How Does Tattoo Removal Work?
By Jake Rossen
You may have felt the regret that sometimes accompanies a mixture of alcohol, impulsive behavior, and a conveniently-located tattoo parlor. Or maybe your artist fudged one of 2015’s trendy watercolor tattoos. If the time has come to erase a dermatological mistake, laser tattoo removal is the answer. But how does it work?
It helps to understand how tattoos become permanent fixtures under your epidermis in the first place. As a stabbing tattoo needle plunges under the top layer of skin, it injects tiny ink particles; those particles are considered a foreign invader by your body, which attempts to marshal forces of white blood cells to address the perceived threat. But the ink particles are too big, and so they remain—mostly. Over time, the particles can break down, allowing the body to carry them off bit by bit. It’s why tattoos can begin to fade after a few years. Unfortunately, that's not fast enough for some poorly-rendered markings.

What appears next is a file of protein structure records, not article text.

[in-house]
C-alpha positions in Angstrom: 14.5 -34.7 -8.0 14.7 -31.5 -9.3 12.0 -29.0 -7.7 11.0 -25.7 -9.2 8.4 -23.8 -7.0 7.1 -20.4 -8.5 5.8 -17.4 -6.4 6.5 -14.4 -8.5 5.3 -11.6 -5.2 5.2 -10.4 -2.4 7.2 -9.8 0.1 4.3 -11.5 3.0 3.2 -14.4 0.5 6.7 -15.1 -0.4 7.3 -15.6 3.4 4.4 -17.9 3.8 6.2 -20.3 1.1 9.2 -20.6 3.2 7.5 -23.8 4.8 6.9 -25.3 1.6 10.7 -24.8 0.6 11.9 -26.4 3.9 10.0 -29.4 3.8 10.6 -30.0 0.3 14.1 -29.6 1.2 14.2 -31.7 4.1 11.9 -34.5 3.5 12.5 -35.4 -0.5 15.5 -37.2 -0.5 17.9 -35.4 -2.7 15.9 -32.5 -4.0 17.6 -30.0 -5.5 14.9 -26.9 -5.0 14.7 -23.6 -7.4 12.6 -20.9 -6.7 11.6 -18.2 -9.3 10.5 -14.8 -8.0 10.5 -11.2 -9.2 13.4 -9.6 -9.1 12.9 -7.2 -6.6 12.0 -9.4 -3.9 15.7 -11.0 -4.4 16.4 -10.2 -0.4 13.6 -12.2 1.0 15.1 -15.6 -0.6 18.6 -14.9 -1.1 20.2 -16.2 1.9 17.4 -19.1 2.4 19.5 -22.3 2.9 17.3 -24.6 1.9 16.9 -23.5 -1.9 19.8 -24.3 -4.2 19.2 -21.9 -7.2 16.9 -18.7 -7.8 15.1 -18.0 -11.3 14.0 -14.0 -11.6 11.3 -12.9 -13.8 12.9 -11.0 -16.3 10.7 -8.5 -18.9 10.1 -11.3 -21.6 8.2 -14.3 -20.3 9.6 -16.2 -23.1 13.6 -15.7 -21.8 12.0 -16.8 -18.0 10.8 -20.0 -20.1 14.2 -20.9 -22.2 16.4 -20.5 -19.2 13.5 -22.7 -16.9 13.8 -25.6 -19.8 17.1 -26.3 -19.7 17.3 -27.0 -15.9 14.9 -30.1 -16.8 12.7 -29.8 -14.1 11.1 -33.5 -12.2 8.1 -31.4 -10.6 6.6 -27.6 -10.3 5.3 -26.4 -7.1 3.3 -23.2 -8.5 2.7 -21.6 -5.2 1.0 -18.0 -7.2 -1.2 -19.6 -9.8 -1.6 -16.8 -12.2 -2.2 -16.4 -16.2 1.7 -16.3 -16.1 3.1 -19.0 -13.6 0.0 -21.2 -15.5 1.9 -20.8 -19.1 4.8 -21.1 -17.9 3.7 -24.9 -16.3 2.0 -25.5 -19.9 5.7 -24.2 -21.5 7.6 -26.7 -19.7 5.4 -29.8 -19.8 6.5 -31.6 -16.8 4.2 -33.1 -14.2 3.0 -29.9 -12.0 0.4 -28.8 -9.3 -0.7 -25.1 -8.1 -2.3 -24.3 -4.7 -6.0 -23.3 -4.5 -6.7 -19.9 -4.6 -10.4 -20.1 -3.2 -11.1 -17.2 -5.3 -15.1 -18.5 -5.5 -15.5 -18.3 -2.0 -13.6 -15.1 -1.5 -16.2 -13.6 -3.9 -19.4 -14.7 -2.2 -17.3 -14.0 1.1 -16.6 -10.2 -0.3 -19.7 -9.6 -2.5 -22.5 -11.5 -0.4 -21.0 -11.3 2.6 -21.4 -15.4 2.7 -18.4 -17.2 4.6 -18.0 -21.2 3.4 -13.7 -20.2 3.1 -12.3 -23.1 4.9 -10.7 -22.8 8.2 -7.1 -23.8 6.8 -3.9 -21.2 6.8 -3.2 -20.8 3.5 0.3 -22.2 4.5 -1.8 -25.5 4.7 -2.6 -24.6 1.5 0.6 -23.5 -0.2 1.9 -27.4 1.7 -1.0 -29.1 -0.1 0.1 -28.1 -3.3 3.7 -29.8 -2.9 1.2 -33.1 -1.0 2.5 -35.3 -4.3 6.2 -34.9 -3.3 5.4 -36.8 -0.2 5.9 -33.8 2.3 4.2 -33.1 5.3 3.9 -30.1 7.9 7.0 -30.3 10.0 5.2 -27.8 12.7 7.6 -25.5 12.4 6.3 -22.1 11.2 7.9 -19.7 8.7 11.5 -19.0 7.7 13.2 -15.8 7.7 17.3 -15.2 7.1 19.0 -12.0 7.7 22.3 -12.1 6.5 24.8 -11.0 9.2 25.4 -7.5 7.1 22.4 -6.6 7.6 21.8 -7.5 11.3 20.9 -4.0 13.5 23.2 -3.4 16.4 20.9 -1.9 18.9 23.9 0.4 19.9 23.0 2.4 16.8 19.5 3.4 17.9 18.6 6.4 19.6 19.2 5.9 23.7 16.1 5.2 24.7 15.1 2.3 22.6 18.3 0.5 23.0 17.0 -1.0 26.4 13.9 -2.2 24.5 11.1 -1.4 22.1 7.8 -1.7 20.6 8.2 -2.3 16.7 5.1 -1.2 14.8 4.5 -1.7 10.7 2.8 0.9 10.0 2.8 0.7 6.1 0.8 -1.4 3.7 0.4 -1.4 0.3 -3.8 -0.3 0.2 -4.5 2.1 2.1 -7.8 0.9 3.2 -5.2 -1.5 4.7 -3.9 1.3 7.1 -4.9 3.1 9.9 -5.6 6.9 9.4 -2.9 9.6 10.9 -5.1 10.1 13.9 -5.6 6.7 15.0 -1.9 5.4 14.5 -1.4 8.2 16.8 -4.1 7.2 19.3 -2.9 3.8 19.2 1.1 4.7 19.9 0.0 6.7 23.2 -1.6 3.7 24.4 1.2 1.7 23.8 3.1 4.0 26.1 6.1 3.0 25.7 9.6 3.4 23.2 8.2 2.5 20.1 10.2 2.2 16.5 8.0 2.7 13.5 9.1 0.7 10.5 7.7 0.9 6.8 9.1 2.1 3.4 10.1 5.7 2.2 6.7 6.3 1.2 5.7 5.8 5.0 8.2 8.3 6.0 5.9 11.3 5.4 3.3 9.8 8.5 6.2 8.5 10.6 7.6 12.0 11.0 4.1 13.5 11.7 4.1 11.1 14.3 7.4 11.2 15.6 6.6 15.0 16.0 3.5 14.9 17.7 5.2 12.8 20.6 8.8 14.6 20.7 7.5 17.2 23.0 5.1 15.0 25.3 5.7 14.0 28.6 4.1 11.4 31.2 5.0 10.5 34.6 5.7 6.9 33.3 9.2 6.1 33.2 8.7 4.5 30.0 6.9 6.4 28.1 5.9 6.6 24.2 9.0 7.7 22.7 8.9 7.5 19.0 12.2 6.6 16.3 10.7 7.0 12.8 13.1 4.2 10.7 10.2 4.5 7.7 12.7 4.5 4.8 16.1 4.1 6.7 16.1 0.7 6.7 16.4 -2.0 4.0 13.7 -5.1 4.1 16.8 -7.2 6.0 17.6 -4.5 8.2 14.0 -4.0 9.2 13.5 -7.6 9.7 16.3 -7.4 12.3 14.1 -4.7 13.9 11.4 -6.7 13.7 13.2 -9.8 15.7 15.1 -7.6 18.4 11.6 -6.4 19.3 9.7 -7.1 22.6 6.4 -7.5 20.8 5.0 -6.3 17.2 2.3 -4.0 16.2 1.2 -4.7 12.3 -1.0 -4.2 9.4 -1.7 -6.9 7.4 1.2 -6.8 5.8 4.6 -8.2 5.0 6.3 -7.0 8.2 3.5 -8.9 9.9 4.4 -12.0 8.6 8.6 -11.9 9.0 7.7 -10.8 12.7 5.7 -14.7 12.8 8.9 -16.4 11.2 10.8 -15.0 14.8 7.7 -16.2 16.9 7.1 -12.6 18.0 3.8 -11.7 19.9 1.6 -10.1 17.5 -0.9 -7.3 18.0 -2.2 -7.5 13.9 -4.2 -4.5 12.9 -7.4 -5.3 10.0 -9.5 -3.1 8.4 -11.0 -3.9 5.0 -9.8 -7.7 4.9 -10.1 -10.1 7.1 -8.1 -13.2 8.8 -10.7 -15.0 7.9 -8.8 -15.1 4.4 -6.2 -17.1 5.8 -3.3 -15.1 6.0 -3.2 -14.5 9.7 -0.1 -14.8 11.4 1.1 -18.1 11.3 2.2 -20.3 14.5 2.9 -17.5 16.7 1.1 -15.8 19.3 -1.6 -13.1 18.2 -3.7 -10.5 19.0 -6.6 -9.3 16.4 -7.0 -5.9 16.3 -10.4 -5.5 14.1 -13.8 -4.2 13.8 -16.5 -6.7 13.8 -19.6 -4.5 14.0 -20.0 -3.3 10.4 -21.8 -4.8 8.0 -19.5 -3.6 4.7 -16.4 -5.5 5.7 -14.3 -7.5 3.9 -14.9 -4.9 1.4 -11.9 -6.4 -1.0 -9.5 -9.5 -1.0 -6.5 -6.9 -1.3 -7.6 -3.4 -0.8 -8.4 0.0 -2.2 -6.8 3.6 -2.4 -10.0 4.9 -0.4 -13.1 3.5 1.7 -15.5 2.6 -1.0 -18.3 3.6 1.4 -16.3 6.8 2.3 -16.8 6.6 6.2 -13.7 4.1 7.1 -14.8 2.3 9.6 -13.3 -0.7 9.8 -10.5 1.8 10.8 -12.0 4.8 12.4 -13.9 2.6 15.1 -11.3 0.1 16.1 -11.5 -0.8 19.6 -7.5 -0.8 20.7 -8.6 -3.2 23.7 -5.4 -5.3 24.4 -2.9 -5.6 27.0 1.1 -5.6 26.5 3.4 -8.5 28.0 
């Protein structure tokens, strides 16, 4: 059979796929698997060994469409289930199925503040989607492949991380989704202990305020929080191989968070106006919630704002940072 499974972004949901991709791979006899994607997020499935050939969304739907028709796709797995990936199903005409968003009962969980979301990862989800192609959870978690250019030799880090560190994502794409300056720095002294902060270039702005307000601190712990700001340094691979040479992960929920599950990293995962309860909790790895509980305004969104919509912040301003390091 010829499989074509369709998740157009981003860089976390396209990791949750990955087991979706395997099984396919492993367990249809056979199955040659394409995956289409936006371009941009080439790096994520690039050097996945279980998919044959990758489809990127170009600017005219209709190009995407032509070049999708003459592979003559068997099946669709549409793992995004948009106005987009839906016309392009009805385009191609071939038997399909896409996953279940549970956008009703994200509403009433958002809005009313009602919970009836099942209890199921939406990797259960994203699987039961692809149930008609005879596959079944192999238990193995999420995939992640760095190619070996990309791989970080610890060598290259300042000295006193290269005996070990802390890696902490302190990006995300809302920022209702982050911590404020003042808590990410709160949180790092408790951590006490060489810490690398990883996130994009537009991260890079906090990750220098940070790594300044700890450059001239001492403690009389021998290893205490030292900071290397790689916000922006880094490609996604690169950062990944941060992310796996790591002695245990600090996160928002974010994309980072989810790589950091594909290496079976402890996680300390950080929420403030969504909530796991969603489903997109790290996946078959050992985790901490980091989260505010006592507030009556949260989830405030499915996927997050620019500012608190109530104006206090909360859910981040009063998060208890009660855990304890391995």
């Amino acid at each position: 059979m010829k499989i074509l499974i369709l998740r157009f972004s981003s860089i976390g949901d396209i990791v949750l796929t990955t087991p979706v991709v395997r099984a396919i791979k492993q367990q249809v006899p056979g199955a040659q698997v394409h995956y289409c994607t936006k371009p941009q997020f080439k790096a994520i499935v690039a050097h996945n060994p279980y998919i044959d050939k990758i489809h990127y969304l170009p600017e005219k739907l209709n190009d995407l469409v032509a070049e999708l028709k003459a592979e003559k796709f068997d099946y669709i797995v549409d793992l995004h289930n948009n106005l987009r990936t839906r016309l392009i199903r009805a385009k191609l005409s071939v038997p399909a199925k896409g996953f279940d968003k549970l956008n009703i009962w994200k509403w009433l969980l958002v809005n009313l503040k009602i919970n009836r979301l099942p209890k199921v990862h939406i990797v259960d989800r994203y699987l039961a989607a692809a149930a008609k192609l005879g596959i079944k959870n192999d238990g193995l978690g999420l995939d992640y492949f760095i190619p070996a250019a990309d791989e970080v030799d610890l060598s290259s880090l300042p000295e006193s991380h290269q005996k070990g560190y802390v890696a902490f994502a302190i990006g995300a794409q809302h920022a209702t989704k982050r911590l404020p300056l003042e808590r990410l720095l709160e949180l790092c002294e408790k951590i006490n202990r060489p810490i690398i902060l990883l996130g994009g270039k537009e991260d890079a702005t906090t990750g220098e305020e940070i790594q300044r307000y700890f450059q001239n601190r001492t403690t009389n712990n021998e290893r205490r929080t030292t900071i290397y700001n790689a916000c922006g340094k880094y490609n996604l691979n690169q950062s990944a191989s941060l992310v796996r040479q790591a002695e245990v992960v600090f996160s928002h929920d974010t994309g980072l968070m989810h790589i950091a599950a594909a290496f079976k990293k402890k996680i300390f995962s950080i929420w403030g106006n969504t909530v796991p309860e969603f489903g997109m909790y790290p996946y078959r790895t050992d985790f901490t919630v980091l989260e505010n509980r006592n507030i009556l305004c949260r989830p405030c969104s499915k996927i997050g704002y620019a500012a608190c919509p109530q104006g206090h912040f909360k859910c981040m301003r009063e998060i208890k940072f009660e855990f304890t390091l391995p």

Lasers speed up this process. The light breaks up the pigment, allowing the body to do what it wanted to do in the first place, which was to get rid of your pocket watch tattoo as quickly as possible. Because the laser is adjusted for different color pigments, it won’t etch away your natural skin color.
Once the pigment particles have been carried off, your lymphatic system takes care of the rest. The remnants of your mistake are routed to the liver, where it can be processed as waste. Technically, that means your tattoo will eventually be pooped out and your questionable judgment flushed away.
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